This article is a basic guide to endometrial cancer. You can learn more about your type of endometrial cancer and treatment by using the links below.
American Society of Clinical Oncology (ASCO). (2019). Uterine Cancer: Statistics. Retrieved from https://www.cancer.net/cancer-types/uterine-cancer/statistics.
Burke, W. M., Orr, J., Leitao, M., Salom, E., Gehrig, P., Olawaiye, A. B., ... & Shahin, F. A. (2014). Endometrial cancer: a review and current management strategies: part I. Gynecologic Oncology, 134(2), 385-392.
Burke, W. M., Orr, J., Leitao, M., Salom, E., Gehrig, P., Olawaiye, A. B., ... & SGO Clinical Practice Endometrial Cancer Working Group. (2014). Endometrial cancer: A review and current management strategies: Part II. Gynecologic oncology, 134(2), 393-402.
Carlson, M. J., Thiel, K. W., & Leslie, K. K. (2014). Past, present, and future of hormonal therapy in recurrent endometrial cancer. International Journal of Women's Health, 6, 429-435.
Carter, J.S. et.al. (2016) Endometrial (Uterine) Cancer Guidelines. Retrieved from https://emedicine.medscape.com/article/2500015-overview#a2.
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Morice, P., Leary, A., Creutzberg, C., Abu-Rustum, N., & Darai, E. (2016). Endometrial cancer. The Lancet, 387(10023), 1094-1108.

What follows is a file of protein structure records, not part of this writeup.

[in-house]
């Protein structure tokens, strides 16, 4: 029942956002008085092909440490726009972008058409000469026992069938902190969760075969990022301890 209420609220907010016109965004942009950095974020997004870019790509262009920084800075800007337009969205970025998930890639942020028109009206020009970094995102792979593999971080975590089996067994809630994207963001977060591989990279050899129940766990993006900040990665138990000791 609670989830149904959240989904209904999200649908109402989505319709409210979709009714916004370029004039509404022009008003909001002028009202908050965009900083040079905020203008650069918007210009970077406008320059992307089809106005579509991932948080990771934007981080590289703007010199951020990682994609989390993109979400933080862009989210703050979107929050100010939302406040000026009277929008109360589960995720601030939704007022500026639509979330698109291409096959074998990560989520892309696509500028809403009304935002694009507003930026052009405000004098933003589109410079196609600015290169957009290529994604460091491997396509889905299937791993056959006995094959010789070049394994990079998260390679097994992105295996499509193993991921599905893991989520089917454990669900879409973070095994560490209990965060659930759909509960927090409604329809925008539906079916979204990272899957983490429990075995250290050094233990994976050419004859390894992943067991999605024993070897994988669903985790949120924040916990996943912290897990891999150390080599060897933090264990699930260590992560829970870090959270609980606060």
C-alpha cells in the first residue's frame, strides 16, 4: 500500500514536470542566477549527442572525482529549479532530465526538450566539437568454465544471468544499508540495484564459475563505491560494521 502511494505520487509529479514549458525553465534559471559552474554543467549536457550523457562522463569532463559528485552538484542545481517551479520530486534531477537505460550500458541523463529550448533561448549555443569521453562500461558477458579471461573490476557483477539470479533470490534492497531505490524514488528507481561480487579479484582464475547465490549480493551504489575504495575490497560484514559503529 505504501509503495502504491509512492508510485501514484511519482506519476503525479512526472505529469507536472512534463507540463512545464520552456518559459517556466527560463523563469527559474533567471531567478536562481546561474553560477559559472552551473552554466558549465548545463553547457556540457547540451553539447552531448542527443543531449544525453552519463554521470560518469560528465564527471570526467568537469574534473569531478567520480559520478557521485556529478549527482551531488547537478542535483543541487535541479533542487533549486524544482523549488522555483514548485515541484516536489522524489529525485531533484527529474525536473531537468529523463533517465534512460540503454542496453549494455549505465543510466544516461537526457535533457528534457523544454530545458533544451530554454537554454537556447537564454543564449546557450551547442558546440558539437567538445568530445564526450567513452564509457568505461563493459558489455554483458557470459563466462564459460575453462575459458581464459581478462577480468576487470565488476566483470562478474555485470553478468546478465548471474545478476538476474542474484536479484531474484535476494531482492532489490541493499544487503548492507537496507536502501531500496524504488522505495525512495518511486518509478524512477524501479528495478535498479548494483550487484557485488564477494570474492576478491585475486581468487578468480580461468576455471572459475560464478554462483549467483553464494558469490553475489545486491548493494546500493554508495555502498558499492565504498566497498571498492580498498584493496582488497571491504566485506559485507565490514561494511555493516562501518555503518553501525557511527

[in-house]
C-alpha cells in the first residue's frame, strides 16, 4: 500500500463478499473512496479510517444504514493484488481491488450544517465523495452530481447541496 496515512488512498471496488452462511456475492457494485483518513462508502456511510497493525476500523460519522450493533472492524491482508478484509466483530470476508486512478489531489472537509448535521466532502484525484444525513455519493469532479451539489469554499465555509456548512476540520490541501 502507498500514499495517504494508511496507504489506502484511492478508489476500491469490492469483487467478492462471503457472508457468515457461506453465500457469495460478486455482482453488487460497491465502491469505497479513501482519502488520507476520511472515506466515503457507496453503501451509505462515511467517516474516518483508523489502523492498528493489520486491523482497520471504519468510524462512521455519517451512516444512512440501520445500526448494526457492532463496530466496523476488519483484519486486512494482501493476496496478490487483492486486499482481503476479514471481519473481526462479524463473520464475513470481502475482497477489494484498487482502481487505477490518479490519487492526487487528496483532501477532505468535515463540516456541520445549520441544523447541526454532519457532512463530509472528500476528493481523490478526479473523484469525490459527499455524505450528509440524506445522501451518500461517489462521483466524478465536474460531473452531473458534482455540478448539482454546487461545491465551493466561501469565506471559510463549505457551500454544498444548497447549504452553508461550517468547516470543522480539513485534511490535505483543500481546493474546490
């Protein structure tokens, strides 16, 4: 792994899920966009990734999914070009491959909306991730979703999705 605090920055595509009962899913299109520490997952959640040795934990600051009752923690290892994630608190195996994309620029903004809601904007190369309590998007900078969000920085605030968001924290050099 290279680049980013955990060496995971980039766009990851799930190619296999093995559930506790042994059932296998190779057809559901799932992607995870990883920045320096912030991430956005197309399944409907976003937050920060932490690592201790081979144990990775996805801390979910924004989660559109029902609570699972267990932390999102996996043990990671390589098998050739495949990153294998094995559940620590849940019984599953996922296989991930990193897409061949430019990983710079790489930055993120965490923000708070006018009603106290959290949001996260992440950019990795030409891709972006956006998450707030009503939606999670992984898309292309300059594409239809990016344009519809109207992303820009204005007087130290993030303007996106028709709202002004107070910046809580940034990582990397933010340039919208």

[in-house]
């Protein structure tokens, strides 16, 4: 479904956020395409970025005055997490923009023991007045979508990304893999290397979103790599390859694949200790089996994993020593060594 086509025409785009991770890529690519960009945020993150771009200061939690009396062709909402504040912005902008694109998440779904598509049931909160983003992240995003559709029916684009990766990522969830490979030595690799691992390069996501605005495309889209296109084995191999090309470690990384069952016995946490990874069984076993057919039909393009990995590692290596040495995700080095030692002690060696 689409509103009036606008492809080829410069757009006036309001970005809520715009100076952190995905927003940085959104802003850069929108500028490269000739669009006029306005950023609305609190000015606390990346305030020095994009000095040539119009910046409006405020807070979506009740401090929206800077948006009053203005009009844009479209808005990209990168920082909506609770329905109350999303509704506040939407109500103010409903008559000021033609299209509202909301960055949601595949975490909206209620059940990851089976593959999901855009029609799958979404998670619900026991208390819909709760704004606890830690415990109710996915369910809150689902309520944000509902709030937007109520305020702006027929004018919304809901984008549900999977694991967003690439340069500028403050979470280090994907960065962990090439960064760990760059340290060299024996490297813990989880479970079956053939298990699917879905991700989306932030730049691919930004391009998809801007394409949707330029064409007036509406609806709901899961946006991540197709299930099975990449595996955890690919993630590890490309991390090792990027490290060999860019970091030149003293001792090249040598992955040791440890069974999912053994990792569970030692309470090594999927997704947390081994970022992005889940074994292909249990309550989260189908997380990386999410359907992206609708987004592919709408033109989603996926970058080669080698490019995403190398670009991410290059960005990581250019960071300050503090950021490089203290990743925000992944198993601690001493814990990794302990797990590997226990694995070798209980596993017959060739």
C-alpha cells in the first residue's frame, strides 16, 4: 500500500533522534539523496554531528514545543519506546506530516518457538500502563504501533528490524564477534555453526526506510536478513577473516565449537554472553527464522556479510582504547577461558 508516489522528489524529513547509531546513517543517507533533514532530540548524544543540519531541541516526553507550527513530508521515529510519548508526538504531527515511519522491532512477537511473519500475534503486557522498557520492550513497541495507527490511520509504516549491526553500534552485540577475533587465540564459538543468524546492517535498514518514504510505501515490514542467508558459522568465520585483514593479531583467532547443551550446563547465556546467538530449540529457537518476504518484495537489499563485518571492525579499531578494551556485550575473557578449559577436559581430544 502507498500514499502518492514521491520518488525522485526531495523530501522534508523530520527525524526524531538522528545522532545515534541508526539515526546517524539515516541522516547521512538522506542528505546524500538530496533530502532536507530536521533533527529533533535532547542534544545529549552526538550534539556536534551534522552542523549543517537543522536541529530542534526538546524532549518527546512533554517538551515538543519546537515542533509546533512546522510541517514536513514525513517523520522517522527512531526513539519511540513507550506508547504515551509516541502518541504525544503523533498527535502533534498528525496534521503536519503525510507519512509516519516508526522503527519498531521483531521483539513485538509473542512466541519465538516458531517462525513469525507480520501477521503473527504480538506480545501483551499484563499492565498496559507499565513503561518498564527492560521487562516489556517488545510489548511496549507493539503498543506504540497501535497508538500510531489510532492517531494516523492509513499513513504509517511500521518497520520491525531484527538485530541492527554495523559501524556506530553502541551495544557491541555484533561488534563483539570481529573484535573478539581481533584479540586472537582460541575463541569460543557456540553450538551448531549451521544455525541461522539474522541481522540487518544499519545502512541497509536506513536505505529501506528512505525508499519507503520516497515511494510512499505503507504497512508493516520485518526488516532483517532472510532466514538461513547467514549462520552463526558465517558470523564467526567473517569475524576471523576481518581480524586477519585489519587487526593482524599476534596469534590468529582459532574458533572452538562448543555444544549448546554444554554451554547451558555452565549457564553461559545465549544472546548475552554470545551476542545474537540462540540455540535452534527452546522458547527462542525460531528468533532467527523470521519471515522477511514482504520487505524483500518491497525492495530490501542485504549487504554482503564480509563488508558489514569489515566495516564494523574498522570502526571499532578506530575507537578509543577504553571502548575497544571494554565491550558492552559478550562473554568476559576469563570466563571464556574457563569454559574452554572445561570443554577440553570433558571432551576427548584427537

National Comprehensive Cancer Network Practice Guidelines in Oncology http://www.nccn.org/professionals/physician_gls/pdf/uterine.pdf (for healthcare professionals; registration required)
Nebgen, D. R., Lu, K. H., Rimes, S., Keeler, E., Broaddus, R., Munsell, M. F., & Lynch, P. M. (2014). Combined colonoscopy and endometrial biopsy cancer screening results in women with Lynch syndrome. Gynecologic Oncology, 135(1), 85-89.
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Signorelli, M., Lissoni, A. A., De Ponti, E., Grassi, T., Ponti, S., & Fruscio, R. (2015). Adjuvant sequential chemo and radiotherapy improves the oncological outcome in high risk endometrial cancer. Journal of Gynecologic Oncology, 26(4), 284-292.
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SEER Stat Fact Sheets: Endometrial Cancer, National Cancer Institute, http://seer.cancer.gov/statfacts/html/corp.html